*Note that the term ‘location’ defines a geographically or ecologically distinct area in which a single threatening event can rapidly affect all individuals of the taxon present. The size of the location depends on the area covered by the threatening event and may include part of one or many subpopulations. Where a taxon is affected by more than one threatening event, location should be defined by considering the most serious plausible threat (IUCN 2001, 2012).

An information booklet on the Red List Categories and Criteria can be downloaded here and the Red List Criteria Summary Sheet can be downloaded here. Detailed guidance on IUCN Red List terms and definitions and the application of the Red List Categories and Criteria can be downloaded here.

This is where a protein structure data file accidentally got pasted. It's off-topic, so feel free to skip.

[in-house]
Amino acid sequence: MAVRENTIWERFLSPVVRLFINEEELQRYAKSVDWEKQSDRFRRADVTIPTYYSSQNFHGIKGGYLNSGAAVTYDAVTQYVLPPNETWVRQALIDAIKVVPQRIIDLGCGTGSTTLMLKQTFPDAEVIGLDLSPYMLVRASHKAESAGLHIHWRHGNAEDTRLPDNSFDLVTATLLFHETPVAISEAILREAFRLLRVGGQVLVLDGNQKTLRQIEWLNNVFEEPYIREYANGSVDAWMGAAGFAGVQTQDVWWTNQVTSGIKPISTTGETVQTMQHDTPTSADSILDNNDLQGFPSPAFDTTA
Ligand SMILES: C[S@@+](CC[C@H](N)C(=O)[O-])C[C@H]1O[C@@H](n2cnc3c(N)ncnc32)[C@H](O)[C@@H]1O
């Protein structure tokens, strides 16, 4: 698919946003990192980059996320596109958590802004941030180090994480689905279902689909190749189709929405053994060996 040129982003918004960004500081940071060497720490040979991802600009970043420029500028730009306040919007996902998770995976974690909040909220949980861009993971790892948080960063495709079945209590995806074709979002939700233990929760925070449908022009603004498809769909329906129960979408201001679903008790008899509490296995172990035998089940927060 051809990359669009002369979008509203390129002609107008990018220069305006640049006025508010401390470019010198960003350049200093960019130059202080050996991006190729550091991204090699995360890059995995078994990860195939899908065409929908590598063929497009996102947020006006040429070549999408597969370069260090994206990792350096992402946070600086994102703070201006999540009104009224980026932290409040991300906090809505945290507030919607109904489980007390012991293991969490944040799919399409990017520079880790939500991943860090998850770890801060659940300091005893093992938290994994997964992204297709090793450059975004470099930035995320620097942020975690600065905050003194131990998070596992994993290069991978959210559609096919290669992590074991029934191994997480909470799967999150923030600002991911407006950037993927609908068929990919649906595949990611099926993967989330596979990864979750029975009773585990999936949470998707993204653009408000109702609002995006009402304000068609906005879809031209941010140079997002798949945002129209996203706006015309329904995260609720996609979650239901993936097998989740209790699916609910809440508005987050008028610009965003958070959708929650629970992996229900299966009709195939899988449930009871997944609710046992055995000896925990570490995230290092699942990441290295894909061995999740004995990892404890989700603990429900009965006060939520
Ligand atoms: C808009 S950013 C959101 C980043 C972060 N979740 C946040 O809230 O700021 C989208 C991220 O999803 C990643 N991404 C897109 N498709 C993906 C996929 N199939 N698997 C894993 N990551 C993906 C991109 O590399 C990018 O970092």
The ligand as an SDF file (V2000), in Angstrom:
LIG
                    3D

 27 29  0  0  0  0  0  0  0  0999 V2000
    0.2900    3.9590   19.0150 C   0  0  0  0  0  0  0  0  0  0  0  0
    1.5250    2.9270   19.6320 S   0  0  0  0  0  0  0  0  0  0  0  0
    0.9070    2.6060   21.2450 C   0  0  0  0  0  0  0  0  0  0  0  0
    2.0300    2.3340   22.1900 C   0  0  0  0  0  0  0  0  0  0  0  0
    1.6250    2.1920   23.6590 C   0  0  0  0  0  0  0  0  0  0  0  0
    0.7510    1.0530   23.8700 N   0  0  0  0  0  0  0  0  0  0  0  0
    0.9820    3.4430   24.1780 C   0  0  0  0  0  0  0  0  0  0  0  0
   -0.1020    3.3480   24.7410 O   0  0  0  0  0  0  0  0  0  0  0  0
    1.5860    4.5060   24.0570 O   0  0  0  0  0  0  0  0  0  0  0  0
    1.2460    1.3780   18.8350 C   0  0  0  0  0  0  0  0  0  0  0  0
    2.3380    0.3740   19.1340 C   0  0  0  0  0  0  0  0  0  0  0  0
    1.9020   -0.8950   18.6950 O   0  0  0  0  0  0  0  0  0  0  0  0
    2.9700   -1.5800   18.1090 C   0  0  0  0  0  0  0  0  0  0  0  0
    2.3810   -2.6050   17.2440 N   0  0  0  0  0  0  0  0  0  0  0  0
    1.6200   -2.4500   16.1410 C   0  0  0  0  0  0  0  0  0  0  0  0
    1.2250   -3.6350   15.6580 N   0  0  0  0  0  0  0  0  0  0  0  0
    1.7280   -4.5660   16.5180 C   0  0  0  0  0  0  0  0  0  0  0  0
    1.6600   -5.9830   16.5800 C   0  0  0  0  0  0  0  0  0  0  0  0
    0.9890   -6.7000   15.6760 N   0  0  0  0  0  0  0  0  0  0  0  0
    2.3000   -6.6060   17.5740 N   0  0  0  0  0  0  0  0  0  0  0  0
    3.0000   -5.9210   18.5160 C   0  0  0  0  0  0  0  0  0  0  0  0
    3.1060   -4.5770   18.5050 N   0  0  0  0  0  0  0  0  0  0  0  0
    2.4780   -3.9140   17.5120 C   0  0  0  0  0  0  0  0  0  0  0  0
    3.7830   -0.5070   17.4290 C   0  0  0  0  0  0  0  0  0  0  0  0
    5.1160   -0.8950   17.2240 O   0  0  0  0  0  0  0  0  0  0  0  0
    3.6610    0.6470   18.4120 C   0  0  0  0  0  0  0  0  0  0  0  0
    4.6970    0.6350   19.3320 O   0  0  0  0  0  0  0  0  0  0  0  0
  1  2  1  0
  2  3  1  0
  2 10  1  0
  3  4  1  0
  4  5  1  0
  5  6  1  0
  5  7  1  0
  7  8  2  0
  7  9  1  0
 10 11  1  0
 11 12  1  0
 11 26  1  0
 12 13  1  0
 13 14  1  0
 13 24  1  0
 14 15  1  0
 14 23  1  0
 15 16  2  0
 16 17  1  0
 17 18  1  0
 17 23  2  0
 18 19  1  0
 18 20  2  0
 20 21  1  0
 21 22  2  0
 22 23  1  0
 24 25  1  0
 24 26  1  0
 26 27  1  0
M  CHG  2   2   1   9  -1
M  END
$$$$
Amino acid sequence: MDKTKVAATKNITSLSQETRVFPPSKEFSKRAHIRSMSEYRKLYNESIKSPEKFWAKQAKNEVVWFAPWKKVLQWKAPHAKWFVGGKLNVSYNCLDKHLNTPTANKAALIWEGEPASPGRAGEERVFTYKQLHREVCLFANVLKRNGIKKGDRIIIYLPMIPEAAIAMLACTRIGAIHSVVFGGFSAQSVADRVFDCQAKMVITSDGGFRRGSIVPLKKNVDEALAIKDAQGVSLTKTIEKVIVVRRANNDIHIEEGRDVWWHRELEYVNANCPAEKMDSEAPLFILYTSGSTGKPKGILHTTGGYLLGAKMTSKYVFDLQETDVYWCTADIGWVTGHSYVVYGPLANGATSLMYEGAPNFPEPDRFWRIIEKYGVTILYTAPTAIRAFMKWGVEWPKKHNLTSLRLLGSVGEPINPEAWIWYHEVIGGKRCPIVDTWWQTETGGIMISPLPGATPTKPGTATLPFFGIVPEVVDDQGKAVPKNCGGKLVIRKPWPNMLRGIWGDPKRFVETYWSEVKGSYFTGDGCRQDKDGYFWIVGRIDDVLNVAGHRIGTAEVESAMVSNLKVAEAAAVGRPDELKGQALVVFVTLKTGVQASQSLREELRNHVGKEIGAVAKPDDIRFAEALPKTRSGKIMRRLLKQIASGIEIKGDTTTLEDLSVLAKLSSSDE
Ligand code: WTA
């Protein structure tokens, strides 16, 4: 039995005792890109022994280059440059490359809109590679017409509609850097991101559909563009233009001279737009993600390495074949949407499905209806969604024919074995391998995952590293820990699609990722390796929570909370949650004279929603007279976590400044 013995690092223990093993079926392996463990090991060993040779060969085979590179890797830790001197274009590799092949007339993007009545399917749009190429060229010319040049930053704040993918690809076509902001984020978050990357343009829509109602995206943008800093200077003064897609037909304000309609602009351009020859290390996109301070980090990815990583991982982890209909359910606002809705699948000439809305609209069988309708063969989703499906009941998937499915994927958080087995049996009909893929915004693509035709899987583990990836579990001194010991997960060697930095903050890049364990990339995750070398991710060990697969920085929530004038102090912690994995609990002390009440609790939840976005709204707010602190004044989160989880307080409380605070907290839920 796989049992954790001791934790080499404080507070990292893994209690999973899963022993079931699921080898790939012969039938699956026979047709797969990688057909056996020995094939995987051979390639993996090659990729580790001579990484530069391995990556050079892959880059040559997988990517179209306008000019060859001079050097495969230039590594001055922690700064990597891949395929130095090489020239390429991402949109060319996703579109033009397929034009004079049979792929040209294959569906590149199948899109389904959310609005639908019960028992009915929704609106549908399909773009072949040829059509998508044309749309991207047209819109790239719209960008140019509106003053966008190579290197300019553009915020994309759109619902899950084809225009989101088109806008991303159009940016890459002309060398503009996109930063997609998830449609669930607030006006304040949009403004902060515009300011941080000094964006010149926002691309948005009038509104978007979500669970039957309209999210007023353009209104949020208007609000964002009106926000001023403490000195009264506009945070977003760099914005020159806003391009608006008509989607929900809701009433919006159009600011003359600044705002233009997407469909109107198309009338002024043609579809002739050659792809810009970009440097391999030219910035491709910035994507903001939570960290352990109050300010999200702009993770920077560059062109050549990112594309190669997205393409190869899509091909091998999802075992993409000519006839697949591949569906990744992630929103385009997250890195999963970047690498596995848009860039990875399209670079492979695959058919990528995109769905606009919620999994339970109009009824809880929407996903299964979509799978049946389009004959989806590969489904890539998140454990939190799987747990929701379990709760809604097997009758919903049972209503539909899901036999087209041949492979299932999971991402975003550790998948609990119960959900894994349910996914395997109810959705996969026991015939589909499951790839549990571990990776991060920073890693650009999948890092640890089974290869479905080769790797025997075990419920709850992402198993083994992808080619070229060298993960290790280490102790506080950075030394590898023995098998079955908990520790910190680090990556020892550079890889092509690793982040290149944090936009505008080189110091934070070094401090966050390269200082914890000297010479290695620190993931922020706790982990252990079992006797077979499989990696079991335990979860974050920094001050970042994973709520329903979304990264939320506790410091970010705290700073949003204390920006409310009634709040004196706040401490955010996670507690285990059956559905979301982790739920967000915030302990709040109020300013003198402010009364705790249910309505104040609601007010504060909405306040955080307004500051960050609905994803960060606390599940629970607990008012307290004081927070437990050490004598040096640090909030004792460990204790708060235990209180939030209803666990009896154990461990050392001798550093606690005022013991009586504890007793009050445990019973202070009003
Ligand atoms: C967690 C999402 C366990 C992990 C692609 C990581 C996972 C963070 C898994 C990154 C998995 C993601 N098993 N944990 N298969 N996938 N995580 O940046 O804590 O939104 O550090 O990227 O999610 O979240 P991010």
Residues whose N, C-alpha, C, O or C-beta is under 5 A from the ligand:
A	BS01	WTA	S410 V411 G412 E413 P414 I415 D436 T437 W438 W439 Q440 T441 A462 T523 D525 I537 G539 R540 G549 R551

References

Aves y Conservación. 2018. Se registra nuevamente al Zamarrito Pechinegro en Imbabura. http://avesconservacion.org/web/se-registra-nuevamente-al-zamarrito-pechinegro-en-imbabura/ (Accessed 18/03/2019).

Bleiweiss, R.; Olalla, M. 1983. Notes on the ecology of the Black-breasted Puffleg on Volcan Pichincha, Ecuador. Wilson Bulletin 94: 656-661.

Guevara, E.A. 2013. Multi-scale habitat use analysis and interspecific ecology of the Critically Endangered Black-breasted Puffleg, Eriocnemis nigrivestis. MSc Thesis. Faculty of Science, University of Amsterdam, Amsterdam, The Netherlands.

Guevara, E.A.; Bonaccorso, E.; Duivenvoorden, J.F. 2015. Multi-scale habitat use analysis and interspecific ecology of the Critically Endangered Black-breasted Puffleg Eriocnemis nigrivestis. Bird Conservation International: 1-10.

IUCN. 2001. IUCN Red List Categories and Criteria: Version 3.1. IUCN Species Survival Commission. IUCN, Gland, Switzerland and Cambridge, U.K.